"We will reject Apps for any content or behavior that we believe is over the line. What line, you ask? Well, as a Supreme Court Justice once said, ‘I'll know it when I see it.’ And we think that you will also know it when you cross it."
Don’t play dumb, app developers... you knew you were crossing the line when you submitted that rejected app, didn’t you? Of course you did. In fact, we’re not even going to tell you where that line might be, because you’ll know immediately when you’ve crossed it anyway. Everyone is born with such inherent line-sensing abilities, right?

Actually, Apple gets a little more precise with Guideline 18.1, using Webster’s dictionary definition of pornography to restrict content that includes:
"Explicit descriptions or displays of sexual organs or activities intended to stimulate erotic rather than aesthetic or emotional feelings."
Since they’re obviously fond of quoting Supreme Court justices, I’m kind of surprised Apple didn’t instead use the requirements described in 1974’s Miller vs. California, which forced state anti-obscenity statutes to consider "whether the average person, applying contemporary community standards” would find the work offensive.

Actually, I’m not that surprised they didn’t use this standard, because such a restriction would require Apple to trust iPhone users to decide for themselves what kind of content they and their contemporary communities were mature enough to view. After all, why have standards that are local when you can have standards that are Apple’s?

Of course, it’s not enough for your content to be clean. The content generated by all of your users has to be clean as well. See Regulation 18.2, which states:
"Apps that contain user generated content that is frequently pornographic (ex. ‘Chat Roulette’ apps) will be rejected."
Given this restriction, Apple might want to take a second look at the FaceTime app they built in to iOS 4.0. Not to be crude, but I hear a lot of people are using it to take pictures of things that are not their faces.

”...Illegal or reckless use of such weapons...”

Just being clean (inside and out) isn’t enough to get your App through the wringer, though. You have to eschew violence, too. It’s for the children, you understand, that rule 15.4 states:
"Apps involving realistic depictions of weapons in such a way as to encourage illegal or reckless use of such weapons will be rejected."
Someone should let Apple know that Grand Theft Auto: Chinatown Wars somehow snuck through this safety net. The Rockstar game has been one of the App Store’s top selling titles despite allowing players to use tanks, flamethrowers, and all sorts of semi-automatic weapons in some incredibly illegal and reckless ways.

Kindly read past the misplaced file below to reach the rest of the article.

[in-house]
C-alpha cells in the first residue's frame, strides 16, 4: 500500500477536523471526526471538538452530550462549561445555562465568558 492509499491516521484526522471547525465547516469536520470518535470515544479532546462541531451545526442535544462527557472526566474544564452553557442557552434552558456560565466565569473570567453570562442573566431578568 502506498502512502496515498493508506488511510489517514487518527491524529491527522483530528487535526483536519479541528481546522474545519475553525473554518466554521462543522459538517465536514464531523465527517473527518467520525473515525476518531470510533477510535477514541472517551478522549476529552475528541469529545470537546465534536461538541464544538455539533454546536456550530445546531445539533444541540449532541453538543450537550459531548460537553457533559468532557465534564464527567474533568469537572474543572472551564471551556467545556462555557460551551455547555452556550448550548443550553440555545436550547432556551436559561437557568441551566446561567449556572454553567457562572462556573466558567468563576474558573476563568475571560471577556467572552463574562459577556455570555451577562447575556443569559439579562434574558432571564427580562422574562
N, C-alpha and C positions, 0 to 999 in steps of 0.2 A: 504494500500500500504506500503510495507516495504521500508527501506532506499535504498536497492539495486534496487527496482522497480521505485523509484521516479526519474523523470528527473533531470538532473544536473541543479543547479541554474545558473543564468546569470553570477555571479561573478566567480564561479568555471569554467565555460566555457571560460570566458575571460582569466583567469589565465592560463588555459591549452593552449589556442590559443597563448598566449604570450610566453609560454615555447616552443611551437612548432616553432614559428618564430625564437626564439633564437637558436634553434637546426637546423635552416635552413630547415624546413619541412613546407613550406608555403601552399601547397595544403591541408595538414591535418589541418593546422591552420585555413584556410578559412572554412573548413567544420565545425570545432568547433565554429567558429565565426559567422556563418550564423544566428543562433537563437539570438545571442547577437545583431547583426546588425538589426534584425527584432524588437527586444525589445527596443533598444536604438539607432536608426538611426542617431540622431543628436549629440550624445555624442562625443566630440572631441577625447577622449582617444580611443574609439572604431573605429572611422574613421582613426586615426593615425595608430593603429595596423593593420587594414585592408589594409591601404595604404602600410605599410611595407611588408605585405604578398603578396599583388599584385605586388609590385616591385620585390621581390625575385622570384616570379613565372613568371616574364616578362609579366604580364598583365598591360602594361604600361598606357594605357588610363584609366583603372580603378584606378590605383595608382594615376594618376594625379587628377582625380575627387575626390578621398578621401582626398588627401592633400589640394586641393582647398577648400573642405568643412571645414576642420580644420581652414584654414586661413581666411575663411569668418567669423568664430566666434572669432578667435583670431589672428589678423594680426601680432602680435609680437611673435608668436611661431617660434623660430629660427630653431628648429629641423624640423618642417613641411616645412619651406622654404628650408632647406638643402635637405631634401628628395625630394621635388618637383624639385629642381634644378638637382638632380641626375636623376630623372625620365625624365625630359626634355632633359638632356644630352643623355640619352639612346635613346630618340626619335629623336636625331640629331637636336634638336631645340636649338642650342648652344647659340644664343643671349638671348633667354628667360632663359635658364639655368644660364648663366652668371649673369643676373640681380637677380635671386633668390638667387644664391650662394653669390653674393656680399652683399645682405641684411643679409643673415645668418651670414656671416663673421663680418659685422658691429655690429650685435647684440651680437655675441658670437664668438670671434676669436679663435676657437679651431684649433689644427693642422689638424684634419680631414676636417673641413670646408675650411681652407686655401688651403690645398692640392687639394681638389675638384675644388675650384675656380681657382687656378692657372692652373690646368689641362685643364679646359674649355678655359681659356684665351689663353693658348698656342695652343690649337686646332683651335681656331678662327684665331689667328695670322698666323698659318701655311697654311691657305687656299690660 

I suppose it's arguable that the game isn’t a “realistic” depiction of violence, but really, short of an app that lets you shoot people via live webcam and a server specially rigged up to a shotgun, I’m not sure what that adjective is even supposed to mean in this context.

”...The ban on offensive or mean-spirited commentary.”

Even if your app is clean and nonviolent, it might not be enough if it’s not respectful, too. Not just respectful to Apple, but respectful to everyone. So says Guideline 14.1, which reads that:
"Any app that is defamatory, offensive, mean-spirited, or likely to place the targeted individual or group in harms way will be rejected."
While I can understand why Apple wouldn’t want apps that put people’s reputations or bodies on the line, I can’t understand why they’d want to limit content that is merely offensive or mean-spirited. After all, our country was built on offensive, mean-spirited commentary, and on the citizenry’s right to make such commentary as they see fit. Turn on any cable news show or open any newspaper’s Op-Ed page, in fact, and you’ll see our country continues to thrive on giving offense and yelling while in mean spirits.

Luckily, there’s a loophole for patriotic Americans in Regulation 14.2, which states:
"Professional political satirists and humorists are exempt from the ban on offensive or mean-spirited commentary."